Otoplasty, or Ear Reshaping, Gives Children Newfound Confidence

March 30, 2010
Fredric M. Barr

Children born with protruding ears may feel shy or self-conscious about their appearance among friends at school, but there is a solution that can be performed with relative ease. Otoplasty, commonly known as ear reshaping, is usually done for older children and teens with protruding ears, after the age of 6 when most ear growth has occurred.

Children make wonderful candidates for otoplasty because the cartilage in their ears is very pliable, and they have much to gain from the psychological benefits at an early age. Because of these reasons, child otoplasty is very highly recommended.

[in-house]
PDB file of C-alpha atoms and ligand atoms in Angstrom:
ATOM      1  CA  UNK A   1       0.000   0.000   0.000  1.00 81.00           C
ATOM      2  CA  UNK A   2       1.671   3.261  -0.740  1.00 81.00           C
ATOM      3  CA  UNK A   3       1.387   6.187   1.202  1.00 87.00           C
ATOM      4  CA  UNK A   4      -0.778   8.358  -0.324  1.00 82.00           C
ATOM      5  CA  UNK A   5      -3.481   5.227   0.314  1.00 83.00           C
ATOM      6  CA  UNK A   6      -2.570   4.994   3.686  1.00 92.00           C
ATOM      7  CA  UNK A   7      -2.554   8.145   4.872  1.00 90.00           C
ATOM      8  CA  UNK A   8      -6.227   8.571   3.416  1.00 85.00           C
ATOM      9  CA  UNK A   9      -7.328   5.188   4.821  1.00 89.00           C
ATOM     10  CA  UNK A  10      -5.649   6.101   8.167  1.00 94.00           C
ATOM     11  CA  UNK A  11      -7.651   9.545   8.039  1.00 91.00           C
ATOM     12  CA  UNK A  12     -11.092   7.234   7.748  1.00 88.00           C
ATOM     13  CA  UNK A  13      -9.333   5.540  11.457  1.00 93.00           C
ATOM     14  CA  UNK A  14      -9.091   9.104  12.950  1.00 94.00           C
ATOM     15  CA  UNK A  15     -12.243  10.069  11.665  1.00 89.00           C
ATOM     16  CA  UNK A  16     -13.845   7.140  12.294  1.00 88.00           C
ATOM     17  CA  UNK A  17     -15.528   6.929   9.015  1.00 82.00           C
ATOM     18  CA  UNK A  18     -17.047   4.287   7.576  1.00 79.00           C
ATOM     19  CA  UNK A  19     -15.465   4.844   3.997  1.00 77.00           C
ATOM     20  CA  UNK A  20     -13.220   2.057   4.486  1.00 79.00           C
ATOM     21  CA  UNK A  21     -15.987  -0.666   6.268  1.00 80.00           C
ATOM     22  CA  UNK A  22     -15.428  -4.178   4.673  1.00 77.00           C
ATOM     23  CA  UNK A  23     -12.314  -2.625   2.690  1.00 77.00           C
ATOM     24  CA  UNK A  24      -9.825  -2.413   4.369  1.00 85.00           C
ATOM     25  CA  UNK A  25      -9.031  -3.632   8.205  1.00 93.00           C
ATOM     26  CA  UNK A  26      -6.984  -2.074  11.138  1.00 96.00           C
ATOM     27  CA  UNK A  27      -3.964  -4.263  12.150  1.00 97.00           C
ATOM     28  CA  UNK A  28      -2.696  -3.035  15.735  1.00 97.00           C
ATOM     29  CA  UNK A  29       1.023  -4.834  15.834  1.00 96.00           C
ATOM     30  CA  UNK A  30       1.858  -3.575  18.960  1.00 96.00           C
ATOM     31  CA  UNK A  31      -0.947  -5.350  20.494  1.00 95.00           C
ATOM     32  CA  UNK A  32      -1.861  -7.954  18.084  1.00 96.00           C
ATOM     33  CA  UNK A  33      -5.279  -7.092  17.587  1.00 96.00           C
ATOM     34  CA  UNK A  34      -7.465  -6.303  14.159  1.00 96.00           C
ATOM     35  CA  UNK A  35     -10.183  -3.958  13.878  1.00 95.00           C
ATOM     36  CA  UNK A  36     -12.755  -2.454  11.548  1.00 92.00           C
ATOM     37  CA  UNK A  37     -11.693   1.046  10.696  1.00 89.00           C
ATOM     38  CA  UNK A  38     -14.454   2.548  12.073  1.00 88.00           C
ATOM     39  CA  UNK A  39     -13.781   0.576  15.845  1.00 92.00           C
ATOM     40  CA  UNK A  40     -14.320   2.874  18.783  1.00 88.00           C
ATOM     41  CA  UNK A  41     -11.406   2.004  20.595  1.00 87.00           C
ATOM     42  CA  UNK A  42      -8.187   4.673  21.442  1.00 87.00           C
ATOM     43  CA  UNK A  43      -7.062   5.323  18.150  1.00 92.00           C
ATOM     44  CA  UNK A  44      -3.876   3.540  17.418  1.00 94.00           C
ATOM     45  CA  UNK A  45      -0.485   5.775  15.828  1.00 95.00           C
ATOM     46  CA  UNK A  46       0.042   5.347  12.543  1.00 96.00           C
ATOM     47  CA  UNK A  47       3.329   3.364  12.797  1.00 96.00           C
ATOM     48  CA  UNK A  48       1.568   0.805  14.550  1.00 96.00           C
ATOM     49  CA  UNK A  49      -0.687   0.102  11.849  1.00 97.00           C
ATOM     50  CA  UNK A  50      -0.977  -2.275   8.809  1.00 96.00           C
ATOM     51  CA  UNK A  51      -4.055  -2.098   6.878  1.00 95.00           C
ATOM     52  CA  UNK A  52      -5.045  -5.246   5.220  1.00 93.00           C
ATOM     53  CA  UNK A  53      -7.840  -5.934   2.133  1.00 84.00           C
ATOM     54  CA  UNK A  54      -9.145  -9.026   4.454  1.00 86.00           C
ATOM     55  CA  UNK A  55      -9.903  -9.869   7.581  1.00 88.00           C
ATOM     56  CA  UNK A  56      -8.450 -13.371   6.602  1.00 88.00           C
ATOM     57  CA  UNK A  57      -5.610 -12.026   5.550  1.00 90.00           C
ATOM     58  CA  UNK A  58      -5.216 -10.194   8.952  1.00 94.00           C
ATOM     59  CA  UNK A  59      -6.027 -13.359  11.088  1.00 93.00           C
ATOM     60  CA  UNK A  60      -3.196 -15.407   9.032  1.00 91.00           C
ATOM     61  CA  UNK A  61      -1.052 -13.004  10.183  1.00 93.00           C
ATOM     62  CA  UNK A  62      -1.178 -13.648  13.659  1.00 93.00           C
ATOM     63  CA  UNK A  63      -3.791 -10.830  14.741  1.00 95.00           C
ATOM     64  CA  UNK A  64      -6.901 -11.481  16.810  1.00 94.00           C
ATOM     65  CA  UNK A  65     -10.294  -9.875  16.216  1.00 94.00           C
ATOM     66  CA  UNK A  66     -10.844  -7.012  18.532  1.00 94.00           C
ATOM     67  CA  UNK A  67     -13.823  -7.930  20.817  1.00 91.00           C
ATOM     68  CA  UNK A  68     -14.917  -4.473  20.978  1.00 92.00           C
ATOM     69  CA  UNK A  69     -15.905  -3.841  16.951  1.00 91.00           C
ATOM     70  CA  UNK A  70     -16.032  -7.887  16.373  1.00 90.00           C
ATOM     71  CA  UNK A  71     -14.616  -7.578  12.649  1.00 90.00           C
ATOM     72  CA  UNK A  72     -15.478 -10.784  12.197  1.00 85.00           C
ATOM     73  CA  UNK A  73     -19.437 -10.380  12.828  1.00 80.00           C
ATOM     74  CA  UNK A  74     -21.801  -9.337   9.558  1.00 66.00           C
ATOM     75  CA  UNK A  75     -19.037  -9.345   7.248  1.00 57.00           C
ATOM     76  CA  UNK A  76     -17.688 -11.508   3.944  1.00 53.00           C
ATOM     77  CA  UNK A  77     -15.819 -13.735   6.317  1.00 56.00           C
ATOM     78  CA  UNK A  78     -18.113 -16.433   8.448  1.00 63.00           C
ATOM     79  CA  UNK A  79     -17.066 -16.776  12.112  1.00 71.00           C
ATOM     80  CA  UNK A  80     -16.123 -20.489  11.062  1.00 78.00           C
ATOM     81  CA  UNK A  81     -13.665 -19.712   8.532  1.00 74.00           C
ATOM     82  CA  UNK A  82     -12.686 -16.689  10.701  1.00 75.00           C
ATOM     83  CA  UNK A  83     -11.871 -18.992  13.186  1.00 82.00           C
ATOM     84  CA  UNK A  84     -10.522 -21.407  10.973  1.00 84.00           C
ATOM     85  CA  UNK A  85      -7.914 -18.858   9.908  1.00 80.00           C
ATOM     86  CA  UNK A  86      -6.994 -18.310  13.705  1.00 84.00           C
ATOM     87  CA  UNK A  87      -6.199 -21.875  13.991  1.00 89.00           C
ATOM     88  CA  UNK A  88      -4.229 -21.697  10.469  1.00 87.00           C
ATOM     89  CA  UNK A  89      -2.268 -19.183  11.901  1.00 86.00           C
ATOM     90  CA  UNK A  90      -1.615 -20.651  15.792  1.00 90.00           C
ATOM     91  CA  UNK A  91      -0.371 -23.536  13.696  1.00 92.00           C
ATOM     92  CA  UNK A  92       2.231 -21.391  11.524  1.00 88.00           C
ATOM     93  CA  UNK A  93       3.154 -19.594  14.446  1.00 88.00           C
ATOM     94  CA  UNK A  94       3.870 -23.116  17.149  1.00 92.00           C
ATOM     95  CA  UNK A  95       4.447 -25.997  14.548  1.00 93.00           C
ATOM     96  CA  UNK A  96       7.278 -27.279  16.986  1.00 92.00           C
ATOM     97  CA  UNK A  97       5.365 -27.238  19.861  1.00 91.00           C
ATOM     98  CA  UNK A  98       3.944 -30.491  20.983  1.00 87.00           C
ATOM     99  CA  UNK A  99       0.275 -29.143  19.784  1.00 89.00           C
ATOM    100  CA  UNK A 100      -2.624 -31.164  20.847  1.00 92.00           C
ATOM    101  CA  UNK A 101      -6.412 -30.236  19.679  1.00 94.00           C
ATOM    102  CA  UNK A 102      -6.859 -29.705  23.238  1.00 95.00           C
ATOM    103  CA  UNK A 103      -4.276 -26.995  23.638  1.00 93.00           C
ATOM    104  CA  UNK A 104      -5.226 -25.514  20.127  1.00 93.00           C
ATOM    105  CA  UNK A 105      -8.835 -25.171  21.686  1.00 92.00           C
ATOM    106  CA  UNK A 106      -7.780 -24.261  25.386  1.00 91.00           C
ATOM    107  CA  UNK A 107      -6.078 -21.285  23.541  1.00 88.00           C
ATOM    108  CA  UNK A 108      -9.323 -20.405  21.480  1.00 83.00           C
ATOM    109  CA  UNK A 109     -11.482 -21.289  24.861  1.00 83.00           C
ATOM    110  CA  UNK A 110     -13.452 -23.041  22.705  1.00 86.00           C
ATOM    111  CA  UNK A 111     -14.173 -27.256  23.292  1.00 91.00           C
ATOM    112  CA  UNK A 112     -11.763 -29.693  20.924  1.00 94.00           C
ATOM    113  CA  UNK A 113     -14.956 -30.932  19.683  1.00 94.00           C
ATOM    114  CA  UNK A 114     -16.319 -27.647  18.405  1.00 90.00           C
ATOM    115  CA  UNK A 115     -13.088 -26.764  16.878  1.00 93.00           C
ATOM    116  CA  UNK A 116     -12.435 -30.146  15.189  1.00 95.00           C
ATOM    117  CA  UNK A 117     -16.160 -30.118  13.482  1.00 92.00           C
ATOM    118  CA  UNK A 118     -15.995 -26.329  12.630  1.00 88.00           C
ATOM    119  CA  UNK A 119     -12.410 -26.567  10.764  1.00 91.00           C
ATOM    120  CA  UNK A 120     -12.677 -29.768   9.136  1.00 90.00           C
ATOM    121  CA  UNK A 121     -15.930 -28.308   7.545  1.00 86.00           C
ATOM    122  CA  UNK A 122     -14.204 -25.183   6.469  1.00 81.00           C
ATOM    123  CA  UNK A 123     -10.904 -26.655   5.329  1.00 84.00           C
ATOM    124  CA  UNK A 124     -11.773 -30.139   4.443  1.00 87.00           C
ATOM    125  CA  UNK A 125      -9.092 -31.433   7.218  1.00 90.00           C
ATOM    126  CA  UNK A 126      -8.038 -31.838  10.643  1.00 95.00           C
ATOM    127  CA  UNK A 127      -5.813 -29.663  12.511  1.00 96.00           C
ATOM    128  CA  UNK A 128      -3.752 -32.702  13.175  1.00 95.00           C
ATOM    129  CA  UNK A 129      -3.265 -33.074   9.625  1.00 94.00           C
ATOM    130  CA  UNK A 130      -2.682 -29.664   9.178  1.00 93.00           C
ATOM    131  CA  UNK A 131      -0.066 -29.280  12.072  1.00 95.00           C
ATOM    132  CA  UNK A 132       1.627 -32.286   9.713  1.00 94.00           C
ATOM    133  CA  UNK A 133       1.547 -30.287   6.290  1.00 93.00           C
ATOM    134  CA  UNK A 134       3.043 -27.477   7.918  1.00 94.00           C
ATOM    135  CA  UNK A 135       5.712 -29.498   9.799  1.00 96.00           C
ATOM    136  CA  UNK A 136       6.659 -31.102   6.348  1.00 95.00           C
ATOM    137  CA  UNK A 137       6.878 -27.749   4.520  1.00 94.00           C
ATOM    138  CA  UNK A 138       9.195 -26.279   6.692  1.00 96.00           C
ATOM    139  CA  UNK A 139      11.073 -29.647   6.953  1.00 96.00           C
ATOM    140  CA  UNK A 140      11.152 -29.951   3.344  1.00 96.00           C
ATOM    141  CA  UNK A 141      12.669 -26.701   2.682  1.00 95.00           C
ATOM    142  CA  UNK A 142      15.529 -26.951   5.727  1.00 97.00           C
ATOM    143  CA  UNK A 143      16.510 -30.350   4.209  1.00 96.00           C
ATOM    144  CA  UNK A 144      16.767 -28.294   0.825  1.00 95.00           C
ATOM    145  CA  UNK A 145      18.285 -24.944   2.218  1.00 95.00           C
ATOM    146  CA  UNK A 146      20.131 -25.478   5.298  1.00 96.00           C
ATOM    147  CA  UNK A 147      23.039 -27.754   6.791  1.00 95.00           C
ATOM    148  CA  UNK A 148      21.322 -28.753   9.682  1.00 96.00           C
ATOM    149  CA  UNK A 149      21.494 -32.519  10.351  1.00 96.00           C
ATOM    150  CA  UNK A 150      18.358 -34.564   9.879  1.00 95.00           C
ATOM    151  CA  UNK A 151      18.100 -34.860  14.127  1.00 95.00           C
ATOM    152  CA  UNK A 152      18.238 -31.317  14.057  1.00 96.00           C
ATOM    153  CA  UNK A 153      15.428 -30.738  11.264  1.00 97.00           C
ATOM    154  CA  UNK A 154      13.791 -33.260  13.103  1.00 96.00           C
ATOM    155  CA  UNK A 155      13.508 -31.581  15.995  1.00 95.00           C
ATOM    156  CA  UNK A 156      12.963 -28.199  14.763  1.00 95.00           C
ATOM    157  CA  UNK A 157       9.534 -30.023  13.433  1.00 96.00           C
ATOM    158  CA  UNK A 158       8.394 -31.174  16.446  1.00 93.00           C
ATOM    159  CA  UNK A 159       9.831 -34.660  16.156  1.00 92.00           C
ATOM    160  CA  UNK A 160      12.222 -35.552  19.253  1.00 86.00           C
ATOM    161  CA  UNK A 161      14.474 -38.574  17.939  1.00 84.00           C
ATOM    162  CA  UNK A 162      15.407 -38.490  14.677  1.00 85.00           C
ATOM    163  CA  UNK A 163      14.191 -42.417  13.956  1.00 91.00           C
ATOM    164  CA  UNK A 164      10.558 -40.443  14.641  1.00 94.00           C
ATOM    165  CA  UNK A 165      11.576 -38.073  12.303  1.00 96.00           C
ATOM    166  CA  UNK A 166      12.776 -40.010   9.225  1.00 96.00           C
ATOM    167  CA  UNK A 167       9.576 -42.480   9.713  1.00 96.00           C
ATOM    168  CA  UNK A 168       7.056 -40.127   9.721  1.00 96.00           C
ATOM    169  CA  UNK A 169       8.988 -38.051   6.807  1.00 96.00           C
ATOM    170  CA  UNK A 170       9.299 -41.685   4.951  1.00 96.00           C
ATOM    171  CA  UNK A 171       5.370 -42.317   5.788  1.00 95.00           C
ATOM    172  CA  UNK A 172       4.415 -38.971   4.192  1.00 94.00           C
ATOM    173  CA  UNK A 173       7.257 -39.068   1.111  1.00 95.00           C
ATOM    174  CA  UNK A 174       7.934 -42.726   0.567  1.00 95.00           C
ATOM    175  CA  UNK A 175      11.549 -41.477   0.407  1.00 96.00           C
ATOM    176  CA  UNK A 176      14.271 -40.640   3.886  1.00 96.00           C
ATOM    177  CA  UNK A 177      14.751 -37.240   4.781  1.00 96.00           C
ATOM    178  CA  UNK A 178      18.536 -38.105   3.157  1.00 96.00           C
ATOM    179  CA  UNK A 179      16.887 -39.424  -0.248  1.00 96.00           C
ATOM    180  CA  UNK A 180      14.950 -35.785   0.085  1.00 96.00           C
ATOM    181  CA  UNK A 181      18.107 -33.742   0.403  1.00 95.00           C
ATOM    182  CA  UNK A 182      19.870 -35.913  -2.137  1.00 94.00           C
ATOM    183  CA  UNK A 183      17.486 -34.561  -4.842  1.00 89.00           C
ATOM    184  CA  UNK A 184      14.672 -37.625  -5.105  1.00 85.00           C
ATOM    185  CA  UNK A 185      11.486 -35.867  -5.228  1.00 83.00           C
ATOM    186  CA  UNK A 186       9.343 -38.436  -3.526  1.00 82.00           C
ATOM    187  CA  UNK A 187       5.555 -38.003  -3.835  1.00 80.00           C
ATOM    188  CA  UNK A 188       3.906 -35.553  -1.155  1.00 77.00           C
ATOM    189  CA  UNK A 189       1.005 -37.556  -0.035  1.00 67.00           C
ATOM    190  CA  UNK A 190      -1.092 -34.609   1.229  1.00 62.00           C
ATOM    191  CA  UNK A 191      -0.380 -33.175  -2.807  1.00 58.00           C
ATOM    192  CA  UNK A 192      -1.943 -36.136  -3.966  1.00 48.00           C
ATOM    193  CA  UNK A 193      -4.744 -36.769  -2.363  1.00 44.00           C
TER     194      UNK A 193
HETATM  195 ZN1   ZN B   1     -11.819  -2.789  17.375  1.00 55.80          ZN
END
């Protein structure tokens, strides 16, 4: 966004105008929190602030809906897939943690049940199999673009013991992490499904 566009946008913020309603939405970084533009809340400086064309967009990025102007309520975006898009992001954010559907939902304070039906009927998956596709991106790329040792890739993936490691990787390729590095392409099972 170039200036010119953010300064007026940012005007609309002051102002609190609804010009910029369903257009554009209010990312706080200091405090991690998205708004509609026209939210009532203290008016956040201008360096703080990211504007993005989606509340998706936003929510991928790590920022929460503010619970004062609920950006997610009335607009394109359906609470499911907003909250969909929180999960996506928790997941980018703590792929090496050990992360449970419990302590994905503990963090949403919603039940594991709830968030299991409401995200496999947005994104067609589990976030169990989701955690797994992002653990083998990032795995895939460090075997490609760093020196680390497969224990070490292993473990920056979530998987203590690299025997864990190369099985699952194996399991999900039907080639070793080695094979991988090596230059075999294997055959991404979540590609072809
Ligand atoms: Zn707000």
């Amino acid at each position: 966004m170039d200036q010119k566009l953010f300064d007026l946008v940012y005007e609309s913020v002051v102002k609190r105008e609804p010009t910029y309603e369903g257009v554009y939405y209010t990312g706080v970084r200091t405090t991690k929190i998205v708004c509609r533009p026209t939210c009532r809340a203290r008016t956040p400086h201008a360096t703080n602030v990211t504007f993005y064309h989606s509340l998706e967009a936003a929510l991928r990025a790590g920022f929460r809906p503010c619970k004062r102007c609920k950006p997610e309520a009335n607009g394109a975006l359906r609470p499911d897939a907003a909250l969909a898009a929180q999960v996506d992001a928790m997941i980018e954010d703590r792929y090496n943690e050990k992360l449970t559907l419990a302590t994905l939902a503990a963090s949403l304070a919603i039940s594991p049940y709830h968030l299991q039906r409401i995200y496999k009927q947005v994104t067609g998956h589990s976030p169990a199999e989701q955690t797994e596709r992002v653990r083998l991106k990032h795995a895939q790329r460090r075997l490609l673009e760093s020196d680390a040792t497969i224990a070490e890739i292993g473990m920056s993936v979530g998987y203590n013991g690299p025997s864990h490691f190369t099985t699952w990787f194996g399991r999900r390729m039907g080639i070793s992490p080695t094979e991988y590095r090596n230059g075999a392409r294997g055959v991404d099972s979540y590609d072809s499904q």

It is important to know that otoplasty does not affect hearing. Congenital (birth defect) ear loss or deformity is a different issue that may include loss of hearing. Reconstructive surgery for congenital ear deformities is usually performed at an earlier age in multiple stages.

Otoplasty, on the other hand, is a cosmetic surgery that can make the ears in proportion to the size and shape of the face and head. The ideal result is a natural, symmetrical appearance.

In an otoplasty, an incision is placed behind the ear. This procedure can be performed in the office using local anesthesia. However, if ear malposition is found at birth, a custom-made ear reshaping device can be used to avoid any surgery.

Ear reshaping can also be done for older patients as well, often in combination with other facial rejuvenation procedures.

To view otoplasty before and after images, click to see the otoplasty before and after gallery.

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